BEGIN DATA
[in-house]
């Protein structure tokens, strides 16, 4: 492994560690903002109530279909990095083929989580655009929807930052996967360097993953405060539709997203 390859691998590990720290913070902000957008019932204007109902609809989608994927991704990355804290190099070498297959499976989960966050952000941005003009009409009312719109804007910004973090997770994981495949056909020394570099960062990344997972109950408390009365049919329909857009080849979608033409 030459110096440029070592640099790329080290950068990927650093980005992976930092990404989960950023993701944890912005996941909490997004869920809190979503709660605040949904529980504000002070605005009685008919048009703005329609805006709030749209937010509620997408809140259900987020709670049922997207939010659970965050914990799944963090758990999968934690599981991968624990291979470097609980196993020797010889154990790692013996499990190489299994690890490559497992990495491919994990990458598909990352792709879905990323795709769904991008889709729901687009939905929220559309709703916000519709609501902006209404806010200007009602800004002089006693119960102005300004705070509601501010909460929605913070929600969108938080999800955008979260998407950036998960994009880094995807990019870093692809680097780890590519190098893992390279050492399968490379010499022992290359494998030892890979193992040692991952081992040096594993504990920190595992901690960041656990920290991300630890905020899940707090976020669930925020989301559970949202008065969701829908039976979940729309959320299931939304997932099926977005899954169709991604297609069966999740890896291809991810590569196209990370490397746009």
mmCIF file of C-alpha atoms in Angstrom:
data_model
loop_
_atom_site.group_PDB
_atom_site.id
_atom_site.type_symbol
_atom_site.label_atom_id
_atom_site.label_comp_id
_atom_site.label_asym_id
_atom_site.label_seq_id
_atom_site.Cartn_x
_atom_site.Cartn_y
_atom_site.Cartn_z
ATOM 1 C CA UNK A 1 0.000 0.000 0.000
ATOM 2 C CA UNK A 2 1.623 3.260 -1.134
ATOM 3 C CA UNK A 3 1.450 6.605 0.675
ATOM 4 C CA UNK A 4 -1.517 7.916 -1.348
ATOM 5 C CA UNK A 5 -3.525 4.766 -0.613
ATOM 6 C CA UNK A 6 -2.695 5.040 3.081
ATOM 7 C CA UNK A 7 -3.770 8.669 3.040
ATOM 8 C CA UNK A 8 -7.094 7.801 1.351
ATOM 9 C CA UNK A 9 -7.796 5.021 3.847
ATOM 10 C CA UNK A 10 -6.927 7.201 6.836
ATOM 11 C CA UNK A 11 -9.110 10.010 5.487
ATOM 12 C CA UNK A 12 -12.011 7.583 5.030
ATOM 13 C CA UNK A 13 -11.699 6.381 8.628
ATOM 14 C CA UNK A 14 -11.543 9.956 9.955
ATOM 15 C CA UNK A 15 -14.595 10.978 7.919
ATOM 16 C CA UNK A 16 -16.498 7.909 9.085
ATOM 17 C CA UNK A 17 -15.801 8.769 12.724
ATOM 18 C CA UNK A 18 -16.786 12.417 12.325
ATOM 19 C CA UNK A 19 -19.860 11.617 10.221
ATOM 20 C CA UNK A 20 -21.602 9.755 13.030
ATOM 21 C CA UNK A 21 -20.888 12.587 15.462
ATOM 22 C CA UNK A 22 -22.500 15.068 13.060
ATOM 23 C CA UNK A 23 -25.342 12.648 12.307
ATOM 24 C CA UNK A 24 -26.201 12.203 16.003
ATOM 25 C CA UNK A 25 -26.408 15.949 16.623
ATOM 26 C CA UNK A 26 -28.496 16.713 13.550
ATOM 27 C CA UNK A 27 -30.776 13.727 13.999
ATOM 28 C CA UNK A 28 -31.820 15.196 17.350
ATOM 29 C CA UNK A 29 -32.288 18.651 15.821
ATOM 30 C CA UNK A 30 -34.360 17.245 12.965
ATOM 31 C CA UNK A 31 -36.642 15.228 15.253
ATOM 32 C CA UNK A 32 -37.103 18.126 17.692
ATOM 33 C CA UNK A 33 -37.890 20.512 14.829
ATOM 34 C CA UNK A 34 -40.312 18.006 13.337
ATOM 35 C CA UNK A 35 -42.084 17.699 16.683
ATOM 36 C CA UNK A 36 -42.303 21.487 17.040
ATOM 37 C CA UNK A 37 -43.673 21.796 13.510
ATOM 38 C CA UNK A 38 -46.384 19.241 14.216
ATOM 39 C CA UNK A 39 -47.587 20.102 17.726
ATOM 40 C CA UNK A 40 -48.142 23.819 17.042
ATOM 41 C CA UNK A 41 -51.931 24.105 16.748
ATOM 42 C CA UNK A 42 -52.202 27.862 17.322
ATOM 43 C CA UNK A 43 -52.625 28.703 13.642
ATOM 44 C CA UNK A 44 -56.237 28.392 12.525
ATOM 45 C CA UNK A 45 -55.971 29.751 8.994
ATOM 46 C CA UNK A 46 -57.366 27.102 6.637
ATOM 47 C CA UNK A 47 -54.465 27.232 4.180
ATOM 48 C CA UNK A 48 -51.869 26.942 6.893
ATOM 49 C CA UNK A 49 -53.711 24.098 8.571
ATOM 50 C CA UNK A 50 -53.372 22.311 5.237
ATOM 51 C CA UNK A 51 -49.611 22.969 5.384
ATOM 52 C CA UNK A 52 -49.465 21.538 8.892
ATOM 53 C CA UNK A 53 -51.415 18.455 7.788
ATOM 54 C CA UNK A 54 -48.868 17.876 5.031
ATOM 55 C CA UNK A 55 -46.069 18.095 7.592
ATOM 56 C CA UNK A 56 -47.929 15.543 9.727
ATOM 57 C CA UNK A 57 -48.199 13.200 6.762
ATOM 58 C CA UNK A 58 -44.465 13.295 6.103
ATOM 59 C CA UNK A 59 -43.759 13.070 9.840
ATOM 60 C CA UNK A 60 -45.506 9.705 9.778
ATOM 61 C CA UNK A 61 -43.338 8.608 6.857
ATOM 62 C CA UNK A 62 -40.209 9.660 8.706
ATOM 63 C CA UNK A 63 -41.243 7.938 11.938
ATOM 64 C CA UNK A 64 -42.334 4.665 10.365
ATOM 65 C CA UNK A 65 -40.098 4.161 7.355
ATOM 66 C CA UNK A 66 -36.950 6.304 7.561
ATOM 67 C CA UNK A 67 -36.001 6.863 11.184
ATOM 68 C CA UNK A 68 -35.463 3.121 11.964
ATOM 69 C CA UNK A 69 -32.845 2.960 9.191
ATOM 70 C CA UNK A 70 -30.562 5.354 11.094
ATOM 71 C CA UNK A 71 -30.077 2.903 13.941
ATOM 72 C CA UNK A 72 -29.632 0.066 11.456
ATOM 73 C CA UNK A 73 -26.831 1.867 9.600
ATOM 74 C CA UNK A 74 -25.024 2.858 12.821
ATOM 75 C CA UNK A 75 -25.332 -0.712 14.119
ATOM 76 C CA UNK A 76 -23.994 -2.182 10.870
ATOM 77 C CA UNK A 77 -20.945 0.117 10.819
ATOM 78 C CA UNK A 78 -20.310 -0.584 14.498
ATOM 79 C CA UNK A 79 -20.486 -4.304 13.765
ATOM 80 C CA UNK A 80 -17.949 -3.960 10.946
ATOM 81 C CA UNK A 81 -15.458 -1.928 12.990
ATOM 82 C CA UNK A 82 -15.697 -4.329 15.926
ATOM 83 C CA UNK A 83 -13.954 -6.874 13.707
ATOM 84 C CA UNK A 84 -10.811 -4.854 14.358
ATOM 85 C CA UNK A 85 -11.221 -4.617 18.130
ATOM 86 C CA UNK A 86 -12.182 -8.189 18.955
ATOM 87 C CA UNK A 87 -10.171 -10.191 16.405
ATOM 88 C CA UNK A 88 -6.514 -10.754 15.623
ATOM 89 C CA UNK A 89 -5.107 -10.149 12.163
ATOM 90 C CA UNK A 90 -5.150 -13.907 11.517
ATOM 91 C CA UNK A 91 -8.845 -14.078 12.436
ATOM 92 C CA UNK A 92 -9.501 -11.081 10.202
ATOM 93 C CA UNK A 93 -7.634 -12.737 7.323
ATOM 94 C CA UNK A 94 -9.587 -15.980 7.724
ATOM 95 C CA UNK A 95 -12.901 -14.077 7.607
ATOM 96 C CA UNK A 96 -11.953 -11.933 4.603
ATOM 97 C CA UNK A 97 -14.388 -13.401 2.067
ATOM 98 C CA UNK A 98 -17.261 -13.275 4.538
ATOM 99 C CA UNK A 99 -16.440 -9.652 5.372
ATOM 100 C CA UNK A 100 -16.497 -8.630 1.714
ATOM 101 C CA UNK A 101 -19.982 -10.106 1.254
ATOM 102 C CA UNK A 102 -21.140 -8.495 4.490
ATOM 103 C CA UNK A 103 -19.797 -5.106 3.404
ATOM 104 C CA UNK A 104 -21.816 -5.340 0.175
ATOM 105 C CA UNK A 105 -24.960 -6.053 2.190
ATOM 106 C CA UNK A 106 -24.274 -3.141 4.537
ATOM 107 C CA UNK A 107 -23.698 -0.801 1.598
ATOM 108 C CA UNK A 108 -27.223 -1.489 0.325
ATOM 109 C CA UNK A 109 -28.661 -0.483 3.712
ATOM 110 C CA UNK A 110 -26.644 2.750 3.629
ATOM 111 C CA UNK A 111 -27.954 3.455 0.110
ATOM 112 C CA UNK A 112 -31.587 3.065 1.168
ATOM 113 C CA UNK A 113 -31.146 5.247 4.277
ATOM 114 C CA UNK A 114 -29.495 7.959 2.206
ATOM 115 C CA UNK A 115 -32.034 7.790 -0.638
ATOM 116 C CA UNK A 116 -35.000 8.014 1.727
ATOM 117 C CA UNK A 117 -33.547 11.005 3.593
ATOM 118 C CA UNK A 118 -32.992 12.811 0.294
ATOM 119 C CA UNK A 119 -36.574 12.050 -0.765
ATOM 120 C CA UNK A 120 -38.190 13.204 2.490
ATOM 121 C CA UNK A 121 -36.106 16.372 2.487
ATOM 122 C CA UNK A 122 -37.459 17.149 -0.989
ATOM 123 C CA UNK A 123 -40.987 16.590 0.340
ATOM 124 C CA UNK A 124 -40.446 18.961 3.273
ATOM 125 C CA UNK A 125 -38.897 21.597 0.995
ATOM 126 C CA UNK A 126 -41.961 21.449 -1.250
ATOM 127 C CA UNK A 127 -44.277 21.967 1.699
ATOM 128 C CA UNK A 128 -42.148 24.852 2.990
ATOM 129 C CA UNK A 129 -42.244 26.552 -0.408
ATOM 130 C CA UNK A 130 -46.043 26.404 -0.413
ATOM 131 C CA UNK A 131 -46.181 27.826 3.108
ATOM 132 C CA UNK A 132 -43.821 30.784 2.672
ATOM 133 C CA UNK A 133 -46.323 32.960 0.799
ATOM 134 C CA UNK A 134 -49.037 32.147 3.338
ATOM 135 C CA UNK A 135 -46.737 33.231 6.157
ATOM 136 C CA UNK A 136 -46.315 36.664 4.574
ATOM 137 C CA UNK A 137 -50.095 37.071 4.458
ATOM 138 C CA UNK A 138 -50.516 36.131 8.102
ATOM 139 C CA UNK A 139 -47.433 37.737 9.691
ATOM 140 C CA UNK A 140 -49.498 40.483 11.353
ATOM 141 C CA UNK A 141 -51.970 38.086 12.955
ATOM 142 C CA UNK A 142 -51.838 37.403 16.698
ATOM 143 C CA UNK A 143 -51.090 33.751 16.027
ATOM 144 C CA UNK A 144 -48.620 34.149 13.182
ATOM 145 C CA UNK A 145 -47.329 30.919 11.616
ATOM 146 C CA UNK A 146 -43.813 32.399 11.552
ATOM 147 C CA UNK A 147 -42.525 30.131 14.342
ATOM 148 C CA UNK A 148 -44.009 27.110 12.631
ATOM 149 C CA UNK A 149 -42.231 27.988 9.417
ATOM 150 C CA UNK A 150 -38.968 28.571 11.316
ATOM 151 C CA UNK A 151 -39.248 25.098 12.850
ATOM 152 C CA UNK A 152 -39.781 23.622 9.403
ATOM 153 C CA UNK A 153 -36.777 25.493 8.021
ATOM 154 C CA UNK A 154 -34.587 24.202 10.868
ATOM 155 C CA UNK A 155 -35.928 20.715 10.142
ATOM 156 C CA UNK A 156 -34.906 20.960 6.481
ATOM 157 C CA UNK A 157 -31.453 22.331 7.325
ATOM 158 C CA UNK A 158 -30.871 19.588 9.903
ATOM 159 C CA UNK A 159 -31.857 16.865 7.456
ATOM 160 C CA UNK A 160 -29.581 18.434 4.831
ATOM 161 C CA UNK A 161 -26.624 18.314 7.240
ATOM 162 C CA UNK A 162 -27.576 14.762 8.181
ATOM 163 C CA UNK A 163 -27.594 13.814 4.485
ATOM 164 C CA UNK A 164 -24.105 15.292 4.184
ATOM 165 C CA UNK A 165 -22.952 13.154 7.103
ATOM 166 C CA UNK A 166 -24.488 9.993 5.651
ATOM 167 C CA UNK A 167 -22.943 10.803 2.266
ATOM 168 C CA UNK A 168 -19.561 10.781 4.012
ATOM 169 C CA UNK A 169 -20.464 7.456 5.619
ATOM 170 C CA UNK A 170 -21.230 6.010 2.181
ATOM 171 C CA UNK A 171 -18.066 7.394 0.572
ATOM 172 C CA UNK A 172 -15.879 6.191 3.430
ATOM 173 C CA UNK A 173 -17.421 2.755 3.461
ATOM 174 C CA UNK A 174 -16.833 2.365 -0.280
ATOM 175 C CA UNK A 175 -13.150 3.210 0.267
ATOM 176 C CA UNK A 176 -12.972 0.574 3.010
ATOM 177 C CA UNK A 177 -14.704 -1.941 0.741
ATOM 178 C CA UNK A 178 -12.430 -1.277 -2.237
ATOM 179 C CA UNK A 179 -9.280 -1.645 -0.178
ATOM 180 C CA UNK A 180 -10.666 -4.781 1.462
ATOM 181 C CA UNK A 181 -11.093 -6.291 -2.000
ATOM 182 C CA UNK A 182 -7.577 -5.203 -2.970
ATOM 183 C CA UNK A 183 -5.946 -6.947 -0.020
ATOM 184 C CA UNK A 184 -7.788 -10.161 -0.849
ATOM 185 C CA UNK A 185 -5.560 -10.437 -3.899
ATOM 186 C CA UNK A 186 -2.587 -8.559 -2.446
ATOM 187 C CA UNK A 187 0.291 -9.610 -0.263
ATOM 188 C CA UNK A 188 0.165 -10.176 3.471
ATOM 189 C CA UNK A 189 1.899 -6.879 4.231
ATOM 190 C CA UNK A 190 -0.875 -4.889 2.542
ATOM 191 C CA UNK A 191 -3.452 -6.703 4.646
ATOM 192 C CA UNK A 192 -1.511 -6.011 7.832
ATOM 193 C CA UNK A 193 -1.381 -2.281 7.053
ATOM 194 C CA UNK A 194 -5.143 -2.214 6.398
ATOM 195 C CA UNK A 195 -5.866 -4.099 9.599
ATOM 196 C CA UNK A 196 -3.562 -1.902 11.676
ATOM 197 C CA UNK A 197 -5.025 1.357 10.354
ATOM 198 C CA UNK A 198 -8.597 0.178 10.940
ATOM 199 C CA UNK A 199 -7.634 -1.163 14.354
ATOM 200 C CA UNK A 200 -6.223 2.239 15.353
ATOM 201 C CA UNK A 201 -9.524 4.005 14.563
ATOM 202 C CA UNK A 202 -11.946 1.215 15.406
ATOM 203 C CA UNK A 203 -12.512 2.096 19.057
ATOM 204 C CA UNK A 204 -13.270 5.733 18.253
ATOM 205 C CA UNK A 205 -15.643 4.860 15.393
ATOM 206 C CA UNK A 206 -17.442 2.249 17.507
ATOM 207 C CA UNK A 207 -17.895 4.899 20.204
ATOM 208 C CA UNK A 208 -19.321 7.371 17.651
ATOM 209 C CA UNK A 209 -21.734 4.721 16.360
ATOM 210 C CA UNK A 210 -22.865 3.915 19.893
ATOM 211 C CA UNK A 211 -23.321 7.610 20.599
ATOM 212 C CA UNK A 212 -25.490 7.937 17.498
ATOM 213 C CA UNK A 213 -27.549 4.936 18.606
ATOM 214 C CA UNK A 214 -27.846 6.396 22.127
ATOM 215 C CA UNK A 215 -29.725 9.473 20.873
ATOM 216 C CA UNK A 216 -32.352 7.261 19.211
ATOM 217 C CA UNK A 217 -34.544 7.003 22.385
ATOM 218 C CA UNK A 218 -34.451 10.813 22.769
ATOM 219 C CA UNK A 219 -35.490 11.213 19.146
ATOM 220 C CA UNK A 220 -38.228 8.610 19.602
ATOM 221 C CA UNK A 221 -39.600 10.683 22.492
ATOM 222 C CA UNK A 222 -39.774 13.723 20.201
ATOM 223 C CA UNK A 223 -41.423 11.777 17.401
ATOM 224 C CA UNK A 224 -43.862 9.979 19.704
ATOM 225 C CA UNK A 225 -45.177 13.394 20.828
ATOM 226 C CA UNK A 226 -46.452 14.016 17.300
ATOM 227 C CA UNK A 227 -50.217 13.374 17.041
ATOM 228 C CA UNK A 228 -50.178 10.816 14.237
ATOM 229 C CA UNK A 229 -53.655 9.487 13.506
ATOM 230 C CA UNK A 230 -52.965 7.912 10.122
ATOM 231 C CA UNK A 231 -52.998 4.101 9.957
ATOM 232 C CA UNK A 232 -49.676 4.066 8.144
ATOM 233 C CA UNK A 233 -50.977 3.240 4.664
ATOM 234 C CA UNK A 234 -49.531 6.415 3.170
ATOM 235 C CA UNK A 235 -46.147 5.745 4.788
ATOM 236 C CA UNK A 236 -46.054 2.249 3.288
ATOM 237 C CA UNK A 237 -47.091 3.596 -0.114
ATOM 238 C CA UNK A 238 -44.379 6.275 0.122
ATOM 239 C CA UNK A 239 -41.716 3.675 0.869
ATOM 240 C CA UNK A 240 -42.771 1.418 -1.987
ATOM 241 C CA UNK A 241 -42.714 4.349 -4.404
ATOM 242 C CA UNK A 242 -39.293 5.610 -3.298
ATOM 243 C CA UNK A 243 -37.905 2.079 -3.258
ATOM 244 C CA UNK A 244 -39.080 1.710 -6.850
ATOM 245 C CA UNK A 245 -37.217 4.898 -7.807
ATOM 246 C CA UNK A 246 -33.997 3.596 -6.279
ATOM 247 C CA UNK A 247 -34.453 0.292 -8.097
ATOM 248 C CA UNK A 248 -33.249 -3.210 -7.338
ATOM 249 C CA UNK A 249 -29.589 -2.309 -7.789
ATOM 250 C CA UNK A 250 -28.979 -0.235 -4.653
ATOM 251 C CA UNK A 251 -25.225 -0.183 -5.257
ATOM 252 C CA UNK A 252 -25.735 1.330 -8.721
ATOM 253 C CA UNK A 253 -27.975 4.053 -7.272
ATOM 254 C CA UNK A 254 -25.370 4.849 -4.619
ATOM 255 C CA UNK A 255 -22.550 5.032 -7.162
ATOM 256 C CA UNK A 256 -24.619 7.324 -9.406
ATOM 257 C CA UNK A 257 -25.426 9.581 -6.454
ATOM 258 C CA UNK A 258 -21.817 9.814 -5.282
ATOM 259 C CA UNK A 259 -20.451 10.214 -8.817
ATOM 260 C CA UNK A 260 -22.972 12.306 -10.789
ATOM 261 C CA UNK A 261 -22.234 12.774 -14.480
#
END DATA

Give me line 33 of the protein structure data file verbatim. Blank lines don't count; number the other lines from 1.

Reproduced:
ATOM 18 C CA UNK A 18 -16.786 12.417 12.325